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Quebec City sword attacker guilty of 1st-degree murder

Carl Girouard, 26, is facing life in prison

Carl Girouard, 26, killed two people and attacked five more with a sword in Quebec City's historic district on Oct. 31, 2020.

Carl Girouard, 26, killed two people and attacked five more with a sword in Quebec City's historic district on Oct. 31, 2020.

Photo: Radio-Canada / Illustration HBé

RCI

The 26-year-old man who carried out the Quebec City Halloween sword attacks has been found guilty on two counts of first-degree murder in the deaths of François Duchesne, 56, and Suzanne Clermont, 61, on Oct. 31, 2020.

The jury of 11 delivered its verdict at the Quebec City courthouse on Friday, after five days of deliberation.

Carl Girouard was also convicted of five counts of attempted murder for his attacks on five other people that night.

The Crown argued that Girouard had thought about perpetrating the attacks for years and was conscious of what he was doing at the time of his crimes.

Two expert witnesses for the Crown testified that the defendant was a hypervigilant narcissist who felt the need to do something shocking to gain public recognition.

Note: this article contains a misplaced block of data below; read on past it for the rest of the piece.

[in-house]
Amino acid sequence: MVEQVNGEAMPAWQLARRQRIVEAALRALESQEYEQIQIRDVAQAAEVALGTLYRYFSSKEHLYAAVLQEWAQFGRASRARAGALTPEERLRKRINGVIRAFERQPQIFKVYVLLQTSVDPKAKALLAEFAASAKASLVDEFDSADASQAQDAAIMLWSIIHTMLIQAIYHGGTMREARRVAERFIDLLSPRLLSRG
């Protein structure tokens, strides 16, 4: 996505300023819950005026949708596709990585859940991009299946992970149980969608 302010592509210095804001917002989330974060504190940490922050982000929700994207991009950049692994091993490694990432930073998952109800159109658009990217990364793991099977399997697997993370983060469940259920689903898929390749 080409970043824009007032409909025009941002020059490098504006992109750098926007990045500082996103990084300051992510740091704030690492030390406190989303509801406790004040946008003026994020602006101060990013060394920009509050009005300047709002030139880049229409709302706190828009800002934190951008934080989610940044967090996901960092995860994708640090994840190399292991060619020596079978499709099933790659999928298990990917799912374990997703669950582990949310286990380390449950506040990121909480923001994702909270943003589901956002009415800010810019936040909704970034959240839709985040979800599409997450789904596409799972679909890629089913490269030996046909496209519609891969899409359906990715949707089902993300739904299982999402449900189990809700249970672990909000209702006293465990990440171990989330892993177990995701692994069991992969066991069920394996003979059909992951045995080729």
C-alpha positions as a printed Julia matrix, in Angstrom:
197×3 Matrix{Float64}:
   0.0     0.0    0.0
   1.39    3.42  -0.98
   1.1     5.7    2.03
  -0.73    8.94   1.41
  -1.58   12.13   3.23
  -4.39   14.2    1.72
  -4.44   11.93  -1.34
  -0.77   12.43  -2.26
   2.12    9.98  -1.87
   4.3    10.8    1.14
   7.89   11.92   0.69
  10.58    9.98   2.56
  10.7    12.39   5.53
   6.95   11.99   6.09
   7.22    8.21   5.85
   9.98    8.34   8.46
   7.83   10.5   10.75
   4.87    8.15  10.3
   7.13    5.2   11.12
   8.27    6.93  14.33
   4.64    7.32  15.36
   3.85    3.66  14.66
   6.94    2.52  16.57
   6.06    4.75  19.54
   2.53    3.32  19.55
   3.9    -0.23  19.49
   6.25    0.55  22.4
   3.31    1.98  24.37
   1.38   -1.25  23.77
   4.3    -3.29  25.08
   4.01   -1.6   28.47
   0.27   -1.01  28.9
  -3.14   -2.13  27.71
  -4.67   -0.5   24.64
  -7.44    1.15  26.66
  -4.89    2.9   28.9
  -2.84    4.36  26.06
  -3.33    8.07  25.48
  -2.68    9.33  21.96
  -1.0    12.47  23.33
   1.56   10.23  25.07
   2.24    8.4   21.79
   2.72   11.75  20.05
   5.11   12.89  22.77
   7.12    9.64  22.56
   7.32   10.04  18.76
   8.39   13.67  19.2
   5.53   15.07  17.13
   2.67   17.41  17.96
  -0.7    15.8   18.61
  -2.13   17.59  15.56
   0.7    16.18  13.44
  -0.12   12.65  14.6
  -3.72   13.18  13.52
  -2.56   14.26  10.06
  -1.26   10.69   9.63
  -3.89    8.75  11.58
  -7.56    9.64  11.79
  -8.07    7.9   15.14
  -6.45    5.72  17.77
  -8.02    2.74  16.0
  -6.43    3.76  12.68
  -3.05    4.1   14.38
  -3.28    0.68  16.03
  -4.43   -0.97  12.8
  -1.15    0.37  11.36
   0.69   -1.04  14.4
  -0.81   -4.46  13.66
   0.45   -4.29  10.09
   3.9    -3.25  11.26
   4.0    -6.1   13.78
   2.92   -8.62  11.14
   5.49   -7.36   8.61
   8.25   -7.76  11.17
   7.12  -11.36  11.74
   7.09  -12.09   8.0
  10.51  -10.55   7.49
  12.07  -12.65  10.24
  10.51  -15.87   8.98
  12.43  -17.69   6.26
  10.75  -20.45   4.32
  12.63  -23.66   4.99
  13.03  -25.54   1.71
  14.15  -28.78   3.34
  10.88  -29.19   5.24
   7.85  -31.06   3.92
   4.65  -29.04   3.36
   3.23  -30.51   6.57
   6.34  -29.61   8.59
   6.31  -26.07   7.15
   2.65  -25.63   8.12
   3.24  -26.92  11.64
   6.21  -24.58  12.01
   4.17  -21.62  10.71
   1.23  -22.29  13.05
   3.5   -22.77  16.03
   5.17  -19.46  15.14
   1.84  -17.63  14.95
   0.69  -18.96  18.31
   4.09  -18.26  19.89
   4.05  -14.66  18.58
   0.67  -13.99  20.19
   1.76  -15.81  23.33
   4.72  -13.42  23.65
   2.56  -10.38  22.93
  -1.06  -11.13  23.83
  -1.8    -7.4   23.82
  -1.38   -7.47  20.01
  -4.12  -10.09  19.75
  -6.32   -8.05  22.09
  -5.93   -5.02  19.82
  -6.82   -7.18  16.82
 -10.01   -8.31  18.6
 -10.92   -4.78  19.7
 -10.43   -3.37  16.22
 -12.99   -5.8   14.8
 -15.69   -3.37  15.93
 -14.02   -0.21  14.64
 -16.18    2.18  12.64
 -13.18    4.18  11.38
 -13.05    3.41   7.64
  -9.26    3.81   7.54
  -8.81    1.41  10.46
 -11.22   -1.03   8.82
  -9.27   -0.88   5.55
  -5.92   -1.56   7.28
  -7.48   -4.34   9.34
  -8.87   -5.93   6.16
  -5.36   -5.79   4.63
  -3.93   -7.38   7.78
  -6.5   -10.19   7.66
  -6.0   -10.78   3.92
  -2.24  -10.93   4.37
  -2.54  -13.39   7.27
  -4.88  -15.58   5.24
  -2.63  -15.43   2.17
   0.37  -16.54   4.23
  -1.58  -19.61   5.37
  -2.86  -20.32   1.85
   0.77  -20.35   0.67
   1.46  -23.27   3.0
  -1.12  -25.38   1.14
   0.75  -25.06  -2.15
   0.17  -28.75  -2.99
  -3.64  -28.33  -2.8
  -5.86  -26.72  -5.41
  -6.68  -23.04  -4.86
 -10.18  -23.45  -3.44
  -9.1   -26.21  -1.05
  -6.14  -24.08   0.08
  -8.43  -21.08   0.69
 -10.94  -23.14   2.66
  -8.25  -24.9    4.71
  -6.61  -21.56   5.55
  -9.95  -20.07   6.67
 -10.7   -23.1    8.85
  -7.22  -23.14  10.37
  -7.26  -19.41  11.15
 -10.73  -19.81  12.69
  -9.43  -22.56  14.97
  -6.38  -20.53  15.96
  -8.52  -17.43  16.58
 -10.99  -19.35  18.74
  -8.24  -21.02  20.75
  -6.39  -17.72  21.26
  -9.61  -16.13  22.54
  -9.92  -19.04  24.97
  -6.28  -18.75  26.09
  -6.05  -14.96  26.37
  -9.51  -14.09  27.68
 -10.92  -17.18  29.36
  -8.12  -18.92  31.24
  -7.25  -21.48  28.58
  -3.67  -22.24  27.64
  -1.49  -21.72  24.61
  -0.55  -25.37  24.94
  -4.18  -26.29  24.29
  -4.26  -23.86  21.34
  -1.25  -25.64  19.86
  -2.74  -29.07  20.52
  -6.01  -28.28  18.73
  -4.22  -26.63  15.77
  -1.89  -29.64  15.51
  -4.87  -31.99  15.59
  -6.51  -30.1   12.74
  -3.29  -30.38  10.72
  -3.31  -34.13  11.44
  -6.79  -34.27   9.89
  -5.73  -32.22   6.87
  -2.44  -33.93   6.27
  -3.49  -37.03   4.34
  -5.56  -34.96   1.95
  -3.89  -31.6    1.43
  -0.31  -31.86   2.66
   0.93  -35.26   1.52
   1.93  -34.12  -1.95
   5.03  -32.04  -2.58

Prosecutors François Godin and Pierre-Alexandre Bernard represent the Director of Criminal and Penal Prosecutions.

Prosecutors François Godin and Pierre-Alexandre Bernard represent the Director of Criminal and Penal Prosecutions.(DPCP)

Photo: Radio-Canada

Prosecutors showed evidence suggesting that Girouard had been planning the attack since he was in his late teens: driving twice to Quebec City's historic district two years prior to the events, preparing his costume in advance, and removing some tattoos Girouard felt were impure.

The jury, composed of four men and seven women, heard that Girouard first told a social worker and a school counsellor about his mission at the age of 18.

Girouard now faces life imprisonment and will not be eligible for parole for at least 25 years. 

HIs trial, which started April 11, had to be delayed twice after some jurors tested positive for COVID-19.

More to come.

Émilie Warren (new window) · CBC News

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